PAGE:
Cudlee Creek Forest Reserve has been a destination for South Australian Mountain Bike riders since the early 1990s.

Fox Creek Bike Park was severely affected by the Cudlee Creek bushfire in December 2019 and closed immediately, before reopening in April 2021.

Today we’re back bigger and better than ever before, with lots more work ongoing and new trails coming online soon.

Read more about our story and the history of our trails below.


For almost 30 years, Fox Creek has been the premier riding destination for all ages in South Australia. Our recovery and ‘Build Back Better’ plans are helping to bring that status back, with enhancements to trails, infrastructure, community and business benefits, that will endure for decades to come.

While devastating, the Cudlee Creek bushfire has instigated a new phase of development which will enhance ForestrySA’s multi-use forestry business, bringing with the positive flow-on effects from a bike park to the local community, fire recovery and State’s tourist and economic performance — all with the Fox Creek Bike Park at its core.

A collaborative approach has been adopted to deliver social, economic and environmental outcomes at a critical time, and for the disaster resilience and long-term sustainability of recreation and forestry in the Mount Lofty Ranges.


Fox Creek Bike Park is owned and managed by ForestrySA - South Australia's trusted commercial and community forest manager since 1894.

We've learnt a thing or two about forest recreation in the last almost 150 years and are pretty proud of the highly valued community asset our team has helped create here at Fox Creek.

As South Australia's forest manager, we provide access to plantation and native forest in the Mount Lofty Ranges and Limestone Coast.

In the Mount Lofty Ranges, our forests at Kuitpo, Mount Crawford and Second Valley provide sustainable softwood production, provide habitat for native flora and fauna and are also home to water catchments. Their close proximity to Adelaide also makes them a popular place for recreational visitors and facilities, such as Fox Creek Bike Park.

Each year, more than 1 million people visit our forests to bike ride, camp and enjoy hut-style accommodation, bushwalk, horse ride, fossick and take part in a host of organised community events, motor sport rallies and wedding ceremonies.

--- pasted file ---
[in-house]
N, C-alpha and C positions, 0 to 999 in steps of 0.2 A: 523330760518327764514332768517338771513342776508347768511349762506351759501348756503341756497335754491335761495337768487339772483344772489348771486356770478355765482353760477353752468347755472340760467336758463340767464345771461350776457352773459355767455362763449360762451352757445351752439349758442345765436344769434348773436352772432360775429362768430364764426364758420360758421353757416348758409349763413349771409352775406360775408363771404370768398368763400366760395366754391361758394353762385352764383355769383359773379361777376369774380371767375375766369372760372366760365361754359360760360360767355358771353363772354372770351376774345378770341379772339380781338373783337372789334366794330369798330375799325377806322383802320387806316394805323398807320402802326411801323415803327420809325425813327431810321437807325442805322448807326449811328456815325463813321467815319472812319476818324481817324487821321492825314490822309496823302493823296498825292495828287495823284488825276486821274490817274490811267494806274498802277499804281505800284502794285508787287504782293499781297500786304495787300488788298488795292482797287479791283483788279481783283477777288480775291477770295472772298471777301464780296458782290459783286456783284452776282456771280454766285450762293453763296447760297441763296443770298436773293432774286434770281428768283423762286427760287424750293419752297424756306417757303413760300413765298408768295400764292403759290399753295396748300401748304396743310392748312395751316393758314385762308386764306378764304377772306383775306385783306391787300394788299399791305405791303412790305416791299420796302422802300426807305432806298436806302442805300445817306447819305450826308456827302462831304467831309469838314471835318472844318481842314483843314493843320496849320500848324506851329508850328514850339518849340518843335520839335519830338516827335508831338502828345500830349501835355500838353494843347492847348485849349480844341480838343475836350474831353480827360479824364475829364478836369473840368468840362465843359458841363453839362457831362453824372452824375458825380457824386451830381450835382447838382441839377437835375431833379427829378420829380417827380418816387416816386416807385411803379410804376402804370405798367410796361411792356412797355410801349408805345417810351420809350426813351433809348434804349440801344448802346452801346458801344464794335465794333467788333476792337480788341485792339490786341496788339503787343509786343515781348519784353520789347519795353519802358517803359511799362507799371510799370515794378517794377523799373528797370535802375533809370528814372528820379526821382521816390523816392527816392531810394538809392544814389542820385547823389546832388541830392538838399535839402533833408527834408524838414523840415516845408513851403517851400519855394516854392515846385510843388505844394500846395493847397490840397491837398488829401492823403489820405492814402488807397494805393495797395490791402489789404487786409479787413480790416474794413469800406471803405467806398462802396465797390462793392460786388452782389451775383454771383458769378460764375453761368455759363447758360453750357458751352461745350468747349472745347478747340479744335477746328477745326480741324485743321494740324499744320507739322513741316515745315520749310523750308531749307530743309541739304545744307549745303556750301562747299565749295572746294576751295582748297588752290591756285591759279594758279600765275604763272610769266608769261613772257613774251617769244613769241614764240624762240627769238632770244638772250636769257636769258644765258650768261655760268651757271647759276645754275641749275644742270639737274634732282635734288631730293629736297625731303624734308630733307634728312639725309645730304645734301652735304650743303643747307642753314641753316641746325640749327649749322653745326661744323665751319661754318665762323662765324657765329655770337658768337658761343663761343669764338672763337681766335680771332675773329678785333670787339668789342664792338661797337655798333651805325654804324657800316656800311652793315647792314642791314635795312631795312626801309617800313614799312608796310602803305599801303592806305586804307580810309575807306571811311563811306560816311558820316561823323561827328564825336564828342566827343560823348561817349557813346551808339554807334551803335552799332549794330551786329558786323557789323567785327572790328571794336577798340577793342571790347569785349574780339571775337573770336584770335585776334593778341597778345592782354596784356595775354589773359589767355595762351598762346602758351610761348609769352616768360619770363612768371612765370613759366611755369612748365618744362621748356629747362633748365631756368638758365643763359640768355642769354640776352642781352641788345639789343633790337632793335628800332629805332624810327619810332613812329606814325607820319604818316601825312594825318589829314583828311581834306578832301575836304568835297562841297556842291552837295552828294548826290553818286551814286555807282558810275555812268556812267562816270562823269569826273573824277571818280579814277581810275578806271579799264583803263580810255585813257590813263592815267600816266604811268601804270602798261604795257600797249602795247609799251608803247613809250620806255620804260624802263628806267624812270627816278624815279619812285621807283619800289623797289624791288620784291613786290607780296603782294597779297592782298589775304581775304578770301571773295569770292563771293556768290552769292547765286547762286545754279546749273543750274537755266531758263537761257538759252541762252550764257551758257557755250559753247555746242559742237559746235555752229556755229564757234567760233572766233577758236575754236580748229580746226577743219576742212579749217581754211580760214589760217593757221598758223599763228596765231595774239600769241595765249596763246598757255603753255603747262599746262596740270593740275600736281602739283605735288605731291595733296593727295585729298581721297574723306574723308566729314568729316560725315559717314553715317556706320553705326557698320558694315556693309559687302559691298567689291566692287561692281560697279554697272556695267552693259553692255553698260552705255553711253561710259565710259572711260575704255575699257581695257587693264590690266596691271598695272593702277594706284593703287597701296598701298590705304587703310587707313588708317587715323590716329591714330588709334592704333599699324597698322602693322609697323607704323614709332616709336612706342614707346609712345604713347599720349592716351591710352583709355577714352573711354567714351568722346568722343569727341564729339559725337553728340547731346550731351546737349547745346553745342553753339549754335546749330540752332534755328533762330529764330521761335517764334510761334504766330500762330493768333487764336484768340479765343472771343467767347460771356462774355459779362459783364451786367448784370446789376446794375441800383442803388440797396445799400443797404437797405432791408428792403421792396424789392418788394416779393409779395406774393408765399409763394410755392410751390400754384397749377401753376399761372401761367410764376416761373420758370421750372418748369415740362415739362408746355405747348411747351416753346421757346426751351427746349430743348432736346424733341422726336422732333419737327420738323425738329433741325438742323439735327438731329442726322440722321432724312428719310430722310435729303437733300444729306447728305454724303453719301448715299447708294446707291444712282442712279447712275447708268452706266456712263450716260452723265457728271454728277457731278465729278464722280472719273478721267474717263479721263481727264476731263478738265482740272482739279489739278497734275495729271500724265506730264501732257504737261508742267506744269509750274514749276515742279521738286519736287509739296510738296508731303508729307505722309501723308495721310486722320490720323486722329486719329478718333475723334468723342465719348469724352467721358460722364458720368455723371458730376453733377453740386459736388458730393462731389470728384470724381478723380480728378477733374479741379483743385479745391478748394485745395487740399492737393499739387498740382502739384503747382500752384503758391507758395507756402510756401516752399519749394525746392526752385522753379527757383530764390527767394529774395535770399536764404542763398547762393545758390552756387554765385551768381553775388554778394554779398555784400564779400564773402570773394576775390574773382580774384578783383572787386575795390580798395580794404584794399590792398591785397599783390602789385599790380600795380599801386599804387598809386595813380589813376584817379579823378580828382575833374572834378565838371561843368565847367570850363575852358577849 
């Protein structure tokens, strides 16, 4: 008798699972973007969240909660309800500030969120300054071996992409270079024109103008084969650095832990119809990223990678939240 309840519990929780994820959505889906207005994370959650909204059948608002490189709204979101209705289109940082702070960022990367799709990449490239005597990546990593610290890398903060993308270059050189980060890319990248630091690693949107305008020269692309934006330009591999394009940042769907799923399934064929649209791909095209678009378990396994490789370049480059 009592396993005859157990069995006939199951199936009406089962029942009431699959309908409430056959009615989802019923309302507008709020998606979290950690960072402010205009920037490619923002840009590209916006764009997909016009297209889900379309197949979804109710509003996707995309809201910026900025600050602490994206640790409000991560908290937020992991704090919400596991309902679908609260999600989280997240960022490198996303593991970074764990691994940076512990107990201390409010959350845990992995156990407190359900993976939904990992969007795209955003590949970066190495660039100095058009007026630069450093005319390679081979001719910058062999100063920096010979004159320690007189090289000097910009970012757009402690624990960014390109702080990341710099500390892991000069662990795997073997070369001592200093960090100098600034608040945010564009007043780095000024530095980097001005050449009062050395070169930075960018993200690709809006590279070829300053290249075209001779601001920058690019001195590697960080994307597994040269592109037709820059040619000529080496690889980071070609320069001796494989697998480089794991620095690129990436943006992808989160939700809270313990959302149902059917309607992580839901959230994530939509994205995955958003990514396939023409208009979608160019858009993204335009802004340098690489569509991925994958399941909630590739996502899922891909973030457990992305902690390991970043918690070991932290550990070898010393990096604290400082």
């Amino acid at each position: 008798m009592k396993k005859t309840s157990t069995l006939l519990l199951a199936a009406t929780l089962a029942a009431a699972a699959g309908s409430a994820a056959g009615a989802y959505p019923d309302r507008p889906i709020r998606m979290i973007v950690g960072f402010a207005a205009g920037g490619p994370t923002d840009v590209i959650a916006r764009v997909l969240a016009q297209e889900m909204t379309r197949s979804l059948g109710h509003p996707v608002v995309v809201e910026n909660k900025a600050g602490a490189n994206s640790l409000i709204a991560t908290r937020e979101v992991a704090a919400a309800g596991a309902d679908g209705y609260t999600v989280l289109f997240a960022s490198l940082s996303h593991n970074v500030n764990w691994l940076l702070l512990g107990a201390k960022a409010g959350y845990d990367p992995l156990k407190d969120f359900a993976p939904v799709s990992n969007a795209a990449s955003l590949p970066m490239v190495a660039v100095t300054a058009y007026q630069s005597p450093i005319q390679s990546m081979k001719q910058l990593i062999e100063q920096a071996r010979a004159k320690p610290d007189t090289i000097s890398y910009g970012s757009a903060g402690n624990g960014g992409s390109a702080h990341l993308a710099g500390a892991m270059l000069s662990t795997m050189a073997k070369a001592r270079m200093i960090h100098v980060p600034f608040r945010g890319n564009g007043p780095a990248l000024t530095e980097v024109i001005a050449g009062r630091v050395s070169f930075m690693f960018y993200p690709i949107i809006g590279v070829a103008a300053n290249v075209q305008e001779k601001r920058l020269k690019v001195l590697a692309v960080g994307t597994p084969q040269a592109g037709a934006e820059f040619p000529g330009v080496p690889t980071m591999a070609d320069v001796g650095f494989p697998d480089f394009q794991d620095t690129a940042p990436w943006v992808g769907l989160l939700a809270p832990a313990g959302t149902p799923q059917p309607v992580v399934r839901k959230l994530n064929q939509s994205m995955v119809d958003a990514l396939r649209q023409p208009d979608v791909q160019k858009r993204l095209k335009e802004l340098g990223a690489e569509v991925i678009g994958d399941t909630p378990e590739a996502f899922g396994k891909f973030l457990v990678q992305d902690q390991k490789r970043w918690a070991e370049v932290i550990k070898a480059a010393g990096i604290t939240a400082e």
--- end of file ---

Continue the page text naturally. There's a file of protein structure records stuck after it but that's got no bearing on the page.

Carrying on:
In the Limestone Coast, ForestrySA manages more than 12,500ha of native forest and facilitates public access to pine plantation under lease arrangement in the Green Triangle forest region. These forests have long been popular for their biodiversity and abundance of natural features, such as native flowers, plants and wildlife, wetlands, limestone caves and sinkholes and provide many recreational opportunities, such as bushwalking and Ghost Mushroom hunting.


Fox Creek Bike Park lies on the land of the Kaurna and Peramangk people. Their traditional lands were on the Fleurieu Peninsula and in the Adelaide Hills ranging from the Barossa Valley to Myponga and the Mount Lofty Ranges to the Murray River.

The name Cudlee Creek has been derived from the Aboriginal word ‘kudlee’ meaning dog, referring to wild dogs that were once prevalent in the area.

The land of the Kaurna and Peramangk people was rich in resources, such as freshwater, animals, stone and timber for making tools and canoes, and pigments for painting.

The Kaurna and Peramangk had an intimate relationship with this land and managed and preserved the Adelaide Hills, using fire to clear old grasses and promote fresh plant growth along with covering freshwater sources to keep the supply clean and maintaining elaborate walking tracks.

Cudlee Creek runs through the bike park near the Lower Car Park and is known by the Peramangk as "Kadli-parri". This translates as Dingo Creek, named after the wild dogs which once lived here in abundance before being hunted to extinction by European settlers.